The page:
Skip to navigation Skip to content

RF Blocking: RF Shields vs. RF Absorbers

Minute Read

Table Of Contents


    Key Points

    • The terms “RF shield” and “RF absorber” are often mixed up, and they are not the same thing.
    • However, they are often used in conjunction with one another.
    • Whether you need one or both manufactured, you need a high-quality, experienced manufacturing partner to help you.

    keypoints-bottom-borderOften, someone who is in the process of designing a part or device knows that they will need to prevent radio frequency (RF) signals from reaching certain parts of the device. They know that RF interference can cause sensitive devices to malfunction or fail, and that’s not something any engineer wants.

    So, they know they need to keep RF signals out. But do they need to do that with an RF shield, RF absorber or both? No matter how similar those two terms may sound to you right now, you need to understand that RF shields and RF absorbers are not the same thing. They both serve similar but distinct functions on and in devices across the spectrum of industries.

    In this post, the Modus Advanced team helps you break down the differences between RF shields and RF absorbers and how both items are used for RF blocking in general. Read on to learn everything you need to know.

    -- Article Continues Below --

    RF Shielding Resource Center

    Read Everything You Need To Know About RF Shielding 

    What Is an RF Shield?

    An RF shield is a device — usually made of metal but sometimes formed from plastic — that is designed with one purpose: RF blocking. It is typically formed to create a shielded enclosure that protects particularly RF-sensitive components within it. Alternatively, an RF shield may be formed around an RF-emitting device to block RF signals from escaping and interfering with nearby electronics.

    Classic examples of RF shields include the Faraday cage (the typical RF shield structure used in consumer kitchen microwaves) and the RF-shielded facilities that house MRI machines. However, the majority of RF shields in technologically advanced industries like defense, aerospace, medical devices and telecommunications are custom-built. In other words, there’s no end to the types of RF shields you may encounter or design for your own devices.

    What Is an RF Absorber?

    Generally, an RF absorber is a much simpler device than an RF shield. RF absorbers are typically formed from magnetic sheet stock and placed on a flat surface of a device much like a sticker.

    Using either magnetic stock material or elastomeric material filled with conductive and ferromagnetic particles, RF absorbers create a sort of electrical field around themselves. When RF signals reach them, they are polarized and remain with the electric field, effectively meaning they have been absorbed.

    RF Absorbers vs. RF Shields

    If you pay close attention to the actual words in the names of these two parts, you can start to truly understand the difference between RF shields and RF absorbers. Think of a shield like a shield on a medieval battlefield — it was meant to shield the user from stabbing swords and swinging axes. Think of an absorber like a sponge — it soaks up any liquid it comes into contact with.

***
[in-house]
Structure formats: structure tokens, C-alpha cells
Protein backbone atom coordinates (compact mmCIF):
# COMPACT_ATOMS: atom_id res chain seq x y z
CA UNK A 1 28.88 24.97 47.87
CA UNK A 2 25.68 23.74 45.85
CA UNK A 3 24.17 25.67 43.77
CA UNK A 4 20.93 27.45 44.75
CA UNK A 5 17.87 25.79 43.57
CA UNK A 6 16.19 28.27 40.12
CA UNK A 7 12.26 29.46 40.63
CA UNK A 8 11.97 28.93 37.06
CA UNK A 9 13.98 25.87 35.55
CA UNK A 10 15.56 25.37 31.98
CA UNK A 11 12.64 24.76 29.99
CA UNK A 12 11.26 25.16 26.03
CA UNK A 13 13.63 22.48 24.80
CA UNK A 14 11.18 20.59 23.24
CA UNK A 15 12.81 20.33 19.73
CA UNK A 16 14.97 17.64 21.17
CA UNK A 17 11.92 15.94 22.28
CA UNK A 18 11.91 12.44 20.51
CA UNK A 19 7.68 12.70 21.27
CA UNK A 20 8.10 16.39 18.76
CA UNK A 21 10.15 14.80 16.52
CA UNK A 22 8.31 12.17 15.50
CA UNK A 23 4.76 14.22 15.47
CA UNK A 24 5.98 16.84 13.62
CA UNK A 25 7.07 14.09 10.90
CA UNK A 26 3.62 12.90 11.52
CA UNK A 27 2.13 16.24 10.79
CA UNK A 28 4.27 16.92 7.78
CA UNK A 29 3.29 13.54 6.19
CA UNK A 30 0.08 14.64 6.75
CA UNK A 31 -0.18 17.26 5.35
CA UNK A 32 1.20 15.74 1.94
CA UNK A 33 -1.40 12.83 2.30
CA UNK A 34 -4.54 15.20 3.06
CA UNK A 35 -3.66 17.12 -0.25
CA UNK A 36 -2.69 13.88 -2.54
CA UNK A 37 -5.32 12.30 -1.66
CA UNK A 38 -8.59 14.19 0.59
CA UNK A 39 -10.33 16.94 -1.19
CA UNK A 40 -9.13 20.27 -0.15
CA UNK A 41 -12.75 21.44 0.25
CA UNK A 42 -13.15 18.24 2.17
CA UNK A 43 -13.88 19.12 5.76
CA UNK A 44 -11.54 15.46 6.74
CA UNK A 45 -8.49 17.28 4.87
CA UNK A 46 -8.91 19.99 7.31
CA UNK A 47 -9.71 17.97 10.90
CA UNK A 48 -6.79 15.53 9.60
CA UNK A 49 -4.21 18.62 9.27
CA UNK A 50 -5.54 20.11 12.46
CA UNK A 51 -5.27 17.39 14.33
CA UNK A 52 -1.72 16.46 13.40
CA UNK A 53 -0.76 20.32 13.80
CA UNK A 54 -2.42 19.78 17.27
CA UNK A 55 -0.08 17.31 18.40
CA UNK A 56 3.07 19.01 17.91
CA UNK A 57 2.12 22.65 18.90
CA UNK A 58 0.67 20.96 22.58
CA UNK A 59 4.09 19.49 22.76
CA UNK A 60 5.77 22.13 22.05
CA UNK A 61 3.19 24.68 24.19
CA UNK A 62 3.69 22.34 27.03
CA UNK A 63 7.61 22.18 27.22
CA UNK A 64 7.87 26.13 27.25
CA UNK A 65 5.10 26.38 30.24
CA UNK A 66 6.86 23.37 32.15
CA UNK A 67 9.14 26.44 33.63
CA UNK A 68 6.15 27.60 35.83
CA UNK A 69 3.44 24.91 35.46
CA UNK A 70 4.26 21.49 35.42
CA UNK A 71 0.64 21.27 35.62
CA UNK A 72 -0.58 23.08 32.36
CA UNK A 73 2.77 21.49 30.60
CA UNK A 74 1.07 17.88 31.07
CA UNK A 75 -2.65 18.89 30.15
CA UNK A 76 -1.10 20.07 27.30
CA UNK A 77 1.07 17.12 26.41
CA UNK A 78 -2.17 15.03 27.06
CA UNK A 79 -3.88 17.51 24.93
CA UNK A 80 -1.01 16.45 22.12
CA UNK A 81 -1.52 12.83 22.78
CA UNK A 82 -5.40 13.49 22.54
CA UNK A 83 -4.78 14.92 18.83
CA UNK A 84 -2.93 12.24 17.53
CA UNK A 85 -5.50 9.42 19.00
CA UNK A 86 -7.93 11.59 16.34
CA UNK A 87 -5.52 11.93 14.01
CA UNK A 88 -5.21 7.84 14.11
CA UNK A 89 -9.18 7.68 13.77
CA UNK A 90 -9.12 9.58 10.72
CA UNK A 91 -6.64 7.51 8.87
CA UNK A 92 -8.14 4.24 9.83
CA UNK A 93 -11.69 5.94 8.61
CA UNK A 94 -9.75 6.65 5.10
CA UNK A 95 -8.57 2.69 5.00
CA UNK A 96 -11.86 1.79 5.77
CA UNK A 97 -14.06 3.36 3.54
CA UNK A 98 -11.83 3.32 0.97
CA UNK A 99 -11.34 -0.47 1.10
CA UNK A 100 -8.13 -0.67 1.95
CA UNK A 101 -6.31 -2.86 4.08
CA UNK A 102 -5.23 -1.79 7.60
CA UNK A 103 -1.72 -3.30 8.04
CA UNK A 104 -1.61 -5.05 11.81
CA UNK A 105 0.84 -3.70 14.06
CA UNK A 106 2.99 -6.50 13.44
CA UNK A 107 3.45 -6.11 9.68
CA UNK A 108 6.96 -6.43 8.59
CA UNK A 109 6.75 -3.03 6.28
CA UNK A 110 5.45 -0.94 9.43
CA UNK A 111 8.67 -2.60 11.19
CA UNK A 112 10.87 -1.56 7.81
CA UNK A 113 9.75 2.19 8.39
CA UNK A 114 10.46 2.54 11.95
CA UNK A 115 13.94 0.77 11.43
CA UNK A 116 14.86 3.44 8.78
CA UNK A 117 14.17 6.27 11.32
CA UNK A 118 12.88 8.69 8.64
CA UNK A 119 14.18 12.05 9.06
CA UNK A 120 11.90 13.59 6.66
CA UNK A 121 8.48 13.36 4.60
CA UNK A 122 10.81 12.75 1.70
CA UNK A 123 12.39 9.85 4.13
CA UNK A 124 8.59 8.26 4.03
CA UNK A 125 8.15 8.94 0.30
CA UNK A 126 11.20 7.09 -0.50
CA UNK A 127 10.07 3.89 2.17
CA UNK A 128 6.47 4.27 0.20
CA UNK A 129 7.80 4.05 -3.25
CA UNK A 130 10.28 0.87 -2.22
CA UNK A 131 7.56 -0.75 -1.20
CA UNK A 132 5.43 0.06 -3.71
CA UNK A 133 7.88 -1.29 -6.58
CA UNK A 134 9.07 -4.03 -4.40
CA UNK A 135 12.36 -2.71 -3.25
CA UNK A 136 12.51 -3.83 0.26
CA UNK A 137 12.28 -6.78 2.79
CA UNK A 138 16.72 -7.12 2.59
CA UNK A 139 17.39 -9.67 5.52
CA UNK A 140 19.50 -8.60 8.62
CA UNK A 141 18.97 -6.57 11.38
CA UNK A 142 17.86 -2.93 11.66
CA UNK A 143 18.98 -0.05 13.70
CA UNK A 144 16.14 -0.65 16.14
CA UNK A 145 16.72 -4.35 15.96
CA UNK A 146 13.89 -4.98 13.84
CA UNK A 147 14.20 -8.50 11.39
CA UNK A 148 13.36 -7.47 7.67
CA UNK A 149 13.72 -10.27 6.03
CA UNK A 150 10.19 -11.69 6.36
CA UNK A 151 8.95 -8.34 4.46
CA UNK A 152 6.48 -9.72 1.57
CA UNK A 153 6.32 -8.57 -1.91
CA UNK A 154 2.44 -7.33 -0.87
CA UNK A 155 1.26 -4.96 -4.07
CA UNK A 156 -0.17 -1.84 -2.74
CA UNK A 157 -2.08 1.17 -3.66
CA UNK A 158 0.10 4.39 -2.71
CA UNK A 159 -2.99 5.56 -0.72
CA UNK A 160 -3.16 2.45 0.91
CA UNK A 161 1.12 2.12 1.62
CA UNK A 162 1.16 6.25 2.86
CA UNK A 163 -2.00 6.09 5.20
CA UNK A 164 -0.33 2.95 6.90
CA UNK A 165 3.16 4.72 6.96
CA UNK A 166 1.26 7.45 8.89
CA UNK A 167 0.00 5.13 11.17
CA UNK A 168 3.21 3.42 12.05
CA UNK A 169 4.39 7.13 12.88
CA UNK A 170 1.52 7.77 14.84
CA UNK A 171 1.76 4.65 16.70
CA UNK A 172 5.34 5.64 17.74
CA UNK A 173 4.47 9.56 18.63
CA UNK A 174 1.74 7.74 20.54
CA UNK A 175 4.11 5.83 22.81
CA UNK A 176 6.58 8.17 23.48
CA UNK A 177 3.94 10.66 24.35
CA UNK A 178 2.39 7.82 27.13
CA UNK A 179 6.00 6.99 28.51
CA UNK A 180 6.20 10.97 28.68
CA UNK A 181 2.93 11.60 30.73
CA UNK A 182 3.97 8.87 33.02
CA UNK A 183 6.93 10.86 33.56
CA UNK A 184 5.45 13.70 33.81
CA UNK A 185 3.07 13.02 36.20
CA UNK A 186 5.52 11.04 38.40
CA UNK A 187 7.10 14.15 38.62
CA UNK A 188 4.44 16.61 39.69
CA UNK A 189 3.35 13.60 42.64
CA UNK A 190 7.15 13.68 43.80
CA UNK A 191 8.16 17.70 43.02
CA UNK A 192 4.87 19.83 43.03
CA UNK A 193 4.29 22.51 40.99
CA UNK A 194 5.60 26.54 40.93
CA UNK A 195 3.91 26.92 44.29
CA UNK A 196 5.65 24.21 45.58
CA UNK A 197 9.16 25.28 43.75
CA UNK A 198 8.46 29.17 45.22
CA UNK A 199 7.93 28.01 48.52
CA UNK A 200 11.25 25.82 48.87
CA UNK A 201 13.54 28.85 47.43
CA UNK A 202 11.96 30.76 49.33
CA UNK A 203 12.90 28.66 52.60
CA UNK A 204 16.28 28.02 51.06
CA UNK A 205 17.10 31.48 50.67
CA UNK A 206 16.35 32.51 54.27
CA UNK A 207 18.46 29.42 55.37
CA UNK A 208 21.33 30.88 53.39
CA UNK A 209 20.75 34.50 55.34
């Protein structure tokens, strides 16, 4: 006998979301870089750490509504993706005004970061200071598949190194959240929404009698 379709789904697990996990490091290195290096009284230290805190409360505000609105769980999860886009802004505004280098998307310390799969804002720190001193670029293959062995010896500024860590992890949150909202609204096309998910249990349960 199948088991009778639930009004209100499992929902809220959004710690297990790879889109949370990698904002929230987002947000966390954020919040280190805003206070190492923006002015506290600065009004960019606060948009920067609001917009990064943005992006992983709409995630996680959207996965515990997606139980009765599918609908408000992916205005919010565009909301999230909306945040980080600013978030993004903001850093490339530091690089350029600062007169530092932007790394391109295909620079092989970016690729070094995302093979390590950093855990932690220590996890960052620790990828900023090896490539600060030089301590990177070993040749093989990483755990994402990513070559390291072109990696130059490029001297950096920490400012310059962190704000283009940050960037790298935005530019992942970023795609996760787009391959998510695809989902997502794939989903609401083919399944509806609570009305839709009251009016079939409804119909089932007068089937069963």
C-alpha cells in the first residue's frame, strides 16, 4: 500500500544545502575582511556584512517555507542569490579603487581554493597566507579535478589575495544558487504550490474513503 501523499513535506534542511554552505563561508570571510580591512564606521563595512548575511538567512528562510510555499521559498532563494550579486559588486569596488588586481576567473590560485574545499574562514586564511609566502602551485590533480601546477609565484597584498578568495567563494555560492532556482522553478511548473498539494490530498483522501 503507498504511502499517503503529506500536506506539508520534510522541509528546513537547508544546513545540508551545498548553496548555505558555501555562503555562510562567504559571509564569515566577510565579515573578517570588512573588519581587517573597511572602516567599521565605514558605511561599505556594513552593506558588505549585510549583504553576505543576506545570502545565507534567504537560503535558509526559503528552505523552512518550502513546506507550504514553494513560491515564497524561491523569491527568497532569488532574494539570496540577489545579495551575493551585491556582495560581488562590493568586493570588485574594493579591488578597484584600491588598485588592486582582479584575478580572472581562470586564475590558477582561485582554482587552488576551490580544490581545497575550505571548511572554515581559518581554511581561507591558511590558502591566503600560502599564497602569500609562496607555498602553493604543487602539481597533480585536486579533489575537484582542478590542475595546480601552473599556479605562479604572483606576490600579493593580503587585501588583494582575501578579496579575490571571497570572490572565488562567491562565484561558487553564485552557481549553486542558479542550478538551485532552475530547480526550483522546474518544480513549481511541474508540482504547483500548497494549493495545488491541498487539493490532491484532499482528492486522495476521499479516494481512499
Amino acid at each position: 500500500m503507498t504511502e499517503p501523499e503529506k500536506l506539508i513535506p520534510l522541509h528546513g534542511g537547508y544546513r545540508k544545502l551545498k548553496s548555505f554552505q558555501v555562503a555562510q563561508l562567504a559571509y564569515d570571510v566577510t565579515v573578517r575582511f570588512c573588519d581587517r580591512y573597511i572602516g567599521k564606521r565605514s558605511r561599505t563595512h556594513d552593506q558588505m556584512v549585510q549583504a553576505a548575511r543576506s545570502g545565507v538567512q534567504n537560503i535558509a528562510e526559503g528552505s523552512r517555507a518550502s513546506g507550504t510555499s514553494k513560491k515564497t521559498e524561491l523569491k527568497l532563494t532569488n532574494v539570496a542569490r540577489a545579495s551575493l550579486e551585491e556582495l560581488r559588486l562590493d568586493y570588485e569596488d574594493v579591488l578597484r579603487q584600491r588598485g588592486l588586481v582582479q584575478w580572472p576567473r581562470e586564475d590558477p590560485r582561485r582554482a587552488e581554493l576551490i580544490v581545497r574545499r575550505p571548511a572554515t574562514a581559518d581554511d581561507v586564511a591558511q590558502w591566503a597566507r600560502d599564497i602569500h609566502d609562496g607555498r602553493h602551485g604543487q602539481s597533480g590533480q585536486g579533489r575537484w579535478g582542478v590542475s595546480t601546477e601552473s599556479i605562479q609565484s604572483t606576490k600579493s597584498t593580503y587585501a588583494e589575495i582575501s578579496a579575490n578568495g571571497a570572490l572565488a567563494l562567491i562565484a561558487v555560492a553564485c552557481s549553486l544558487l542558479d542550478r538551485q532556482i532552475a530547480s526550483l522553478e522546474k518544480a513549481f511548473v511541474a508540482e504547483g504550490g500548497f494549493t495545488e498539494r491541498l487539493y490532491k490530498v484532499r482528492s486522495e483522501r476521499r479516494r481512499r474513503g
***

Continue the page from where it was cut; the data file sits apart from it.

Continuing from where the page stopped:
RF shields and absorbers run parallel to those two comparisons. RF shields block radio frequency interference (RFI) from reaching the enclosed part or components, while RF absorbers literally absorb RFI that reaches them. 

    -- Article Continues Below --


    Read the Case Study: How Signal Hound Overcame 6 Months of Delays

    Both Are Involved in RF Blocking

    If it isn’t already obvious, both RF shields and RF absorbers play a part in protecting devices from RFI. The difference is just in how they accomplish RF blocking. 

    RF shields rely on the properties of their materials and basic shapes to prevent offending signals from entering an enclosure — often by reflecting, redirecting or redistributing them. 

    RF absorbers, on the other hand, rely on the electric field from metal filler particles or the magnetic field from magnetic materials to polarize incoming radiation, which causes it to remain in the electric field of the absorber. This creates the effect of “absorbing” the incoming RF signals.

    They Are Often Used on the Same Devices

    RF shields and RF absorbers are two attempts to solve the same problem: RFI. That’s why they are often used on the same devices. If both do RF blocking but in different ways, in most cases, it can’t hurt to have both present on a sensitive device. In fact, RF absorbers are often applied to RF shields to enhance their RF blocking capabilities.

    Modus Advanced: RF Blocking Done Right

    While some RF absorbers are installed on or in RF shields, they are not the same thing. In the breakdown of RF shields vs. RF absorbers, some key details differentiate these two distinct but essential RF blocking tools. And it’s those kinds of details that can make or break a device’s functionality.

    That’s why it’s essential that not only you and your team understand the difference between RF shields and RF absorbers, but your chosen manufacturing partner understands the difference, too. Everyone needs to be on the same page as it relates to exactly how your device will prevent interference from RF signals. Even a slight miscalculation, manufacturing defect or similar oversight could leave your device dead in the water.

    You can’t have that. And you won’t if you work with Modus Advanced. Our team of engineers and seasoned professionals is dedicated to manufacturing quality and, by extension, your success. To learn more about how we can help you manufacture RF shields and apply RF absorbers, reach out to us by calling 925-960-8700 or contacting us online.


    Submit a design